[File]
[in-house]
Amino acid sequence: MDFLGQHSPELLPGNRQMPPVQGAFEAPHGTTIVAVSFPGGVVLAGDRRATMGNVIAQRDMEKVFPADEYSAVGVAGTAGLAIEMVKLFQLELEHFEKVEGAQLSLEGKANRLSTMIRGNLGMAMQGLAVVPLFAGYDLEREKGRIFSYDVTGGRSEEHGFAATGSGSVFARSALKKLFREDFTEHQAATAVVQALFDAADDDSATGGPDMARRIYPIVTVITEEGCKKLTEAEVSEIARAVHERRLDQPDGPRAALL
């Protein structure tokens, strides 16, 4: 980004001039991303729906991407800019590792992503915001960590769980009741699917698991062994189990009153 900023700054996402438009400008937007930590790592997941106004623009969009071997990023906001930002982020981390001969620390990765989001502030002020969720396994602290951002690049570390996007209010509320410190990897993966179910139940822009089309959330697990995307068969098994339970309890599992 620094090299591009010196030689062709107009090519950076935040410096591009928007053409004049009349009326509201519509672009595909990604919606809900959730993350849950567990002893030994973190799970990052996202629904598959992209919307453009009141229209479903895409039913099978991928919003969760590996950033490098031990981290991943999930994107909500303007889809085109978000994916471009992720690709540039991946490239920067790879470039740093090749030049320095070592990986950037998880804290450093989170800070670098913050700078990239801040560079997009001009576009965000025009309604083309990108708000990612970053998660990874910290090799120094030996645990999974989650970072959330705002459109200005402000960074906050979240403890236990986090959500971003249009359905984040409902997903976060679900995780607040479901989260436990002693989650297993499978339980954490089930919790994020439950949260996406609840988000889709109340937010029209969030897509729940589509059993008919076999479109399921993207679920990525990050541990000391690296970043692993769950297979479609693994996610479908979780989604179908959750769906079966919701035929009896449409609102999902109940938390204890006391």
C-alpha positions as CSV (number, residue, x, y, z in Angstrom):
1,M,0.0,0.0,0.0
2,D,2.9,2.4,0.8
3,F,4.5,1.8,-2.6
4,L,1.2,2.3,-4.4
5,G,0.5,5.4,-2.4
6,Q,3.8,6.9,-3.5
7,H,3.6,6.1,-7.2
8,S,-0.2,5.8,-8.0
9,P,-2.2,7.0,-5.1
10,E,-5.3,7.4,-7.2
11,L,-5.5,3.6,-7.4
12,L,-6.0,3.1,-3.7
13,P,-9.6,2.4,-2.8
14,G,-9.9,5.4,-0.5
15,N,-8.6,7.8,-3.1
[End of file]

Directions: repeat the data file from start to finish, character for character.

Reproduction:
[in-house]
Amino acid sequence: MDFLGQHSPELLPGNRQMPPVQGAFEAPHGTTIVAVSFPGGVVLAGDRRATMGNVIAQRDMEKVFPADEYSAVGVAGTAGLAIEMVKLFQLELEHFEKVEGAQLSLEGKANRLSTMIRGNLGMAMQGLAVVPLFAGYDLEREKGRIFSYDVTGGRSEEHGFAATGSGSVFARSALKKLFREDFTEHQAATAVVQALFDAADDDSATGGPDMARRIYPIVTVITEEGCKKLTEAEVSEIARAVHERRLDQPDGPRAALL
């Protein structure tokens, strides 16, 4: 980004001039991303729906991407800019590792992503915001960590769980009741699917698991062994189990009153 900023700054996402438009400008937007930590790592997941106004623009969009071997990023906001930002982020981390001969620390990765989001502030002020969720396994602290951002690049570390996007209010509320410190990897993966179910139940822009089309959330697990995307068969098994339970309890599992 620094090299591009010196030689062709107009090519950076935040410096591009928007053409004049009349009326509201519509672009595909990604919606809900959730993350849950567990002893030994973190799970990052996202629904598959992209919307453009009141229209479903895409039913099978991928919003969760590996950033490098031990981290991943999930994107909500303007889809085109978000994916471009992720690709540039991946490239920067790879470039740093090749030049320095070592990986950037998880804290450093989170800070670098913050700078990239801040560079997009001009576009965000025009309604083309990108708000990612970053998660990874910290090799120094030996645990999974989650970072959330705002459109200005402000960074906050979240403890236990986090959500971003249009359905984040409902997903976060679900995780607040479901989260436990002693989650297993499978339980954490089930919790994020439950949260996406609840988000889709109340937010029209969030897509729940589509059993008919076999479109399921993207679920990525990050541990000391690296970043692993769950297979479609693994996610479908979780989604179908959750769906079966919701035929009896449409609102999902109940938390204890006391």
C-alpha positions as CSV (number, residue, x, y, z in Angstrom):
1,M,0.0,0.0,0.0
2,D,2.9,2.4,0.8
3,F,4.5,1.8,-2.6
4,L,1.2,2.3,-4.4
5,G,0.5,5.4,-2.4
6,Q,3.8,6.9,-3.5
7,H,3.6,6.1,-7.2
8,S,-0.2,5.8,-8.0
9,P,-2.2,7.0,-5.1
10,E,-5.3,7.4,-7.2
11,L,-5.5,3.6,-7.4
12,L,-6.0,3.1,-3.7
13,P,-9.6,2.4,-2.8
14,G,-9.9,5.4,-0.5
15,N,-8.6,7.8,-3.1